“Oh for a Child and a God! Oh God! Oh relieve us, rest us from men in a world of men.” (1932)
The final part of Carl Schmitt’s essay “Room (with Bath) at the Inn” (1941):
“We will wait until we ‘acquire sufficient means’ to send a Packard to our underprivileged God in a dirty stable and quickly carry Him to the best hotel. The finest suite for the Holy Child is none too good.
“We in the hotel have progressed beyond the family. In some way we cannot fit the Child into the modern hotel in our imagination. Neither can we fit ourselves into the environment of the stable. His parents should have waited until they had acquired sufficient means to bring him up properly. We feel that Mary and Joseph have insulted heaven by not providing properly for the ‘environment of the expected little-one.’
“Sooner or later we are going to be slightly bored by an Infant Savior who chooses to redeem us from a manger. And sooner or later, I suppose, the Child will see less and less of us. I almost feel that it will be his loss and not ours.”
Five essays by Carl Schmitt have just been added to the library of his writings at carlschmitt.org. They reveal the range of his thought, from philosophical jeremiad and aesthetic reflection to probing analyses of the current state of society, and always repay thoughtful reading and re-reading.
We will be exploring each of these essays in turn in the coming months, but in the meantime, here is a taste of each of them:
On Separation and Death (1925)
“The more [a thing] is separated for analysis alone the more docile it becomes until it is killed—withdrawn from reality and consequently from symbolism. And it is withdrawn from the mystery of reality; it is withdrawn from the world of beauty also.”
Hope for the Future of Art (1935)
“There remains for the future, one stream only tentatively appearing, and that but recently as a real movement. I mean an art whose tone is intellectual. This does not mean, of course, a break with the emotional and classical tradition, because an artist weak in emotion and social compromise can hardly support wisdom. . . . However, the question remains, is not the idea of wisdom in the arts bound to be a rare thing?”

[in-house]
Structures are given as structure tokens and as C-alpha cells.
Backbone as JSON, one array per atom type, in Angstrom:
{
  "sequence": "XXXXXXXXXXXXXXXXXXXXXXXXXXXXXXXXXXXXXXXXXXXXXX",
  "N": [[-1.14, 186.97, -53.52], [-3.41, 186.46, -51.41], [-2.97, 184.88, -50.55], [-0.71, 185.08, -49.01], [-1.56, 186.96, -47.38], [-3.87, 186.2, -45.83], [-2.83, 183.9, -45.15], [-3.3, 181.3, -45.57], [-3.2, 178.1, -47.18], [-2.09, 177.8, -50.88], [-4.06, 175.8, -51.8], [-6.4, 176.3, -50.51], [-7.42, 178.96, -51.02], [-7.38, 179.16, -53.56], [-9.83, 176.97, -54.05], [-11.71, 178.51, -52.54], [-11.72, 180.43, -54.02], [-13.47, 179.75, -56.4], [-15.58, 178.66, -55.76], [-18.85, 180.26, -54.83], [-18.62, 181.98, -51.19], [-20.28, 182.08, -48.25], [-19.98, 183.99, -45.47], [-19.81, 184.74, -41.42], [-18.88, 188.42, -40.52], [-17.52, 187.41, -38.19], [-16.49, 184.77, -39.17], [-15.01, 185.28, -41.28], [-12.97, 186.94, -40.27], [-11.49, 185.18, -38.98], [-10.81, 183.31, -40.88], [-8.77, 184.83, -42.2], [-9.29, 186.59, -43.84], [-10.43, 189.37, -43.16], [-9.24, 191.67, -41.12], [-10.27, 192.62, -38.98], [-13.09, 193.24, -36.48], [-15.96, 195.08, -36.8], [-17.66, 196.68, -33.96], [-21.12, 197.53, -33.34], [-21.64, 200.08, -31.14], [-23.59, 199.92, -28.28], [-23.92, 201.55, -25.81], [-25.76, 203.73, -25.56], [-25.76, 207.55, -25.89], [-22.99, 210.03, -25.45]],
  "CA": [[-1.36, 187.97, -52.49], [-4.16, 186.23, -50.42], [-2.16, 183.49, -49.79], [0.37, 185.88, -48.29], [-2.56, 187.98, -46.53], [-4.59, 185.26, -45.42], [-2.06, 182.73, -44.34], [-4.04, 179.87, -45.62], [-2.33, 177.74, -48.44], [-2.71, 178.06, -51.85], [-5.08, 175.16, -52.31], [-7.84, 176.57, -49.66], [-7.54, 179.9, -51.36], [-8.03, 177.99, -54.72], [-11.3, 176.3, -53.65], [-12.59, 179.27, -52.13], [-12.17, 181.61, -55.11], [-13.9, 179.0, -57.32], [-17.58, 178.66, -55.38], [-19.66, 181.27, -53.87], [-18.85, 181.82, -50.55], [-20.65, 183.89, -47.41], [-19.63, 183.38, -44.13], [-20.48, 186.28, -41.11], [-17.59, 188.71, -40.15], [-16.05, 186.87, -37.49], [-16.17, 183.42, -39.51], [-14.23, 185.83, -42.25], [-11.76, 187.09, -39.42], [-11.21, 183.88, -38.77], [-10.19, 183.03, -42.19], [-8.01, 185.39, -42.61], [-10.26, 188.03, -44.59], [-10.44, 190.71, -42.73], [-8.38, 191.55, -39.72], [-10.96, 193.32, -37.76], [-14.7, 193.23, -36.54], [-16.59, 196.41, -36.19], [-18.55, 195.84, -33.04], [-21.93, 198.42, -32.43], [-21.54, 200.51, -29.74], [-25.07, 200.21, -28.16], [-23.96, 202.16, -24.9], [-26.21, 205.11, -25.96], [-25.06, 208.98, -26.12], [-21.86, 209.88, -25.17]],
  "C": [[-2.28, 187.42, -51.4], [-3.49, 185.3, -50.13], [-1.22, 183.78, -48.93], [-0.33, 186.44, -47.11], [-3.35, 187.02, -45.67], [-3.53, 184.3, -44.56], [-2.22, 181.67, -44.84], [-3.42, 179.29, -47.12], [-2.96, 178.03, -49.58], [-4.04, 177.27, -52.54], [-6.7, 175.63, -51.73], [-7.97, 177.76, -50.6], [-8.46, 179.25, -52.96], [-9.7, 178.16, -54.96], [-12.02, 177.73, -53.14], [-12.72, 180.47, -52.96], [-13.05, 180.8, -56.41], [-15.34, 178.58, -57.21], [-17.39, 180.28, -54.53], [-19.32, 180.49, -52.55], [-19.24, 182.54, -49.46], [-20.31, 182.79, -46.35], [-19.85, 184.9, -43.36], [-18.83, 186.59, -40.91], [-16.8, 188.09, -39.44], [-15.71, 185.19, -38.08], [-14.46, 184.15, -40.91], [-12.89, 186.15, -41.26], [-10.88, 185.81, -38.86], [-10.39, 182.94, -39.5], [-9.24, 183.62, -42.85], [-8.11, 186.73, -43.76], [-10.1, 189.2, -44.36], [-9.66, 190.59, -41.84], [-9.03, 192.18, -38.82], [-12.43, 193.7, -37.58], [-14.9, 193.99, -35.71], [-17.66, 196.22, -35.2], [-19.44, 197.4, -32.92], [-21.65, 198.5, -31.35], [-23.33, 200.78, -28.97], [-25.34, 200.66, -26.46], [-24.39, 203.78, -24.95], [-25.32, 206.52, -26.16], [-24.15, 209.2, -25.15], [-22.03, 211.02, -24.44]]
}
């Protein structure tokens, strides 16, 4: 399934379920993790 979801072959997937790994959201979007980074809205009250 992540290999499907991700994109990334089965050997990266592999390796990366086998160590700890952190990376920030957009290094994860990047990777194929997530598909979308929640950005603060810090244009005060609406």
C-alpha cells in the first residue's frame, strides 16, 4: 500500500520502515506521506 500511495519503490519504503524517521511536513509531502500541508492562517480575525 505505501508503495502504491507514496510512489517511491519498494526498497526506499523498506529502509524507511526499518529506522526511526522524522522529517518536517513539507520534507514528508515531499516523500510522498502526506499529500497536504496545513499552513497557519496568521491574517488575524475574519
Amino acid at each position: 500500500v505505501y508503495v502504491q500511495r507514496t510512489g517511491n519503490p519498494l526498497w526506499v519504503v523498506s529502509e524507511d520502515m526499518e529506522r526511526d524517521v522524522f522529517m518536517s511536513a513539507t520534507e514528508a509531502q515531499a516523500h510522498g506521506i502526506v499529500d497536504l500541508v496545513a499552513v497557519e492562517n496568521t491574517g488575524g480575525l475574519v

Schmitt had explored some of the same themes in his earlier essay, Of the Reappearance of the Gothic in the Twentieth Century (1922).
Room (with Bath) at the Inn (1941)
” . . . But when we have ‘acquired sufficient means’ to do all these quite praiseworthy things for our God we feel vaguely that perhaps the little Child would be happier after all in the stable with the cattle and his mother. We in the hotel have progressed beyond the family. Some way we cannot fit the Child into the modern hotel in our imagination. Neither can we fit ourselves into the environment of the stable.”
“Man cannot be neutral for long. He must be ultimately the slave of God or the slave of the Devil. We have finally reached the crisis of slavery once more.”
“The conscience of most people is collective. How else could we have achieved war on such a grand scale? I am sure the only hope for sanity—for a return to goodness and beauty—lies in the rapid advance of the personal idea.”
Order your copy of Carl Schmitt: The Vision of Beauty now in time for Christmas. The CSF is offering this stunning coffee-table book celebrating the art, thought, and life of an outstanding American artist at 25% off the regular price. Shipping and handling are free for this special offer, but it ends on December 31, 2013. Each book that you purchase benefits the Carl Schmitt Foundation.
More from Carl Schmitt’s essay “Room (with Bath) at the Inn” (1941):
“One might call our present mess ‘the Revolt against Nature’: the insult to everything human. When a human revolts against his humanity, the person against personality, he of course revolts against God. The point is, however, that the revolt is dishonest. We can be saved even if we spit in the face of the Deity. We do nothing as honest or positive as that. We prefer the sterile and hopeless course of waiting until we have money enough to worship God properly before worshiping him at all.”